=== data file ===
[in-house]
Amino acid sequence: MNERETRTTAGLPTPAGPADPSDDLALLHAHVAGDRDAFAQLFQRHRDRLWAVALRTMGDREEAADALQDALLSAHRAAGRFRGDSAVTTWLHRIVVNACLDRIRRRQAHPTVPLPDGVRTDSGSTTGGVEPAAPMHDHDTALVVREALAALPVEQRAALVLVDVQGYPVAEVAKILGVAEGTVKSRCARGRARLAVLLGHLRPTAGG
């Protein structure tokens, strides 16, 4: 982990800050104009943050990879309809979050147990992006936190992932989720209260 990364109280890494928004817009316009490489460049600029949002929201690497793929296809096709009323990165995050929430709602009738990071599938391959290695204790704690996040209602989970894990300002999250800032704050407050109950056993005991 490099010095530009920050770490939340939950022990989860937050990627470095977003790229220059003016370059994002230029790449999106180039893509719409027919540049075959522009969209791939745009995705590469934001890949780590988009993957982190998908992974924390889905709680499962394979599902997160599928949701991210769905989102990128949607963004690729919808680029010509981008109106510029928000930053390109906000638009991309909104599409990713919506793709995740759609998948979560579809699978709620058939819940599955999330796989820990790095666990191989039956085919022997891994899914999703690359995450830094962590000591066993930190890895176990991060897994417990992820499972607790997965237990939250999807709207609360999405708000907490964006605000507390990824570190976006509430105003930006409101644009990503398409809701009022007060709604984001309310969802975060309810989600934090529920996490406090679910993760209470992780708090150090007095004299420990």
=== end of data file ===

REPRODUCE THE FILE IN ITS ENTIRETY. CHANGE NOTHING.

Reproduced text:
[in-house]
Amino acid sequence: MNERETRTTAGLPTPAGPADPSDDLALLHAHVAGDRDAFAQLFQRHRDRLWAVALRTMGDREEAADALQDALLSAHRAAGRFRGDSAVTTWLHRIVVNACLDRIRRRQAHPTVPLPDGVRTDSGSTTGGVEPAAPMHDHDTALVVREALAALPVEQRAALVLVDVQGYPVAEVAKILGVAEGTVKSRCARGRARLAVLLGHLRPTAGG
């Protein structure tokens, strides 16, 4: 982990800050104009943050990879309809979050147990992006936190992932989720209260 990364109280890494928004817009316009490489460049600029949002929201690497793929296809096709009323990165995050929430709602009738990071599938391959290695204790704690996040209602989970894990300002999250800032704050407050109950056993005991 490099010095530009920050770490939340939950022990989860937050990627470095977003790229220059003016370059994002230029790449999106180039893509719409027919540049075959522009969209791939745009995705590469934001890949780590988009993957982190998908992974924390889905709680499962394979599902997160599928949701991210769905989102990128949607963004690729919808680029010509981008109106510029928000930053390109906000638009991309909104599409990713919506793709995740759609998948979560579809699978709620058939819940599955999330796989820990790095666990191989039956085919022997891994899914999703690359995450830094962590000591066993930190890895176990991060897994417990992820499972607790997965237990939250999807709207609360999405708000907490964006605000507390990824570190976006509430105003930006409101644009990503398409809701009022007060709604984001309310969802975060309810989600934090529920996490406090679910993760209470992780708090150090007095004299420990």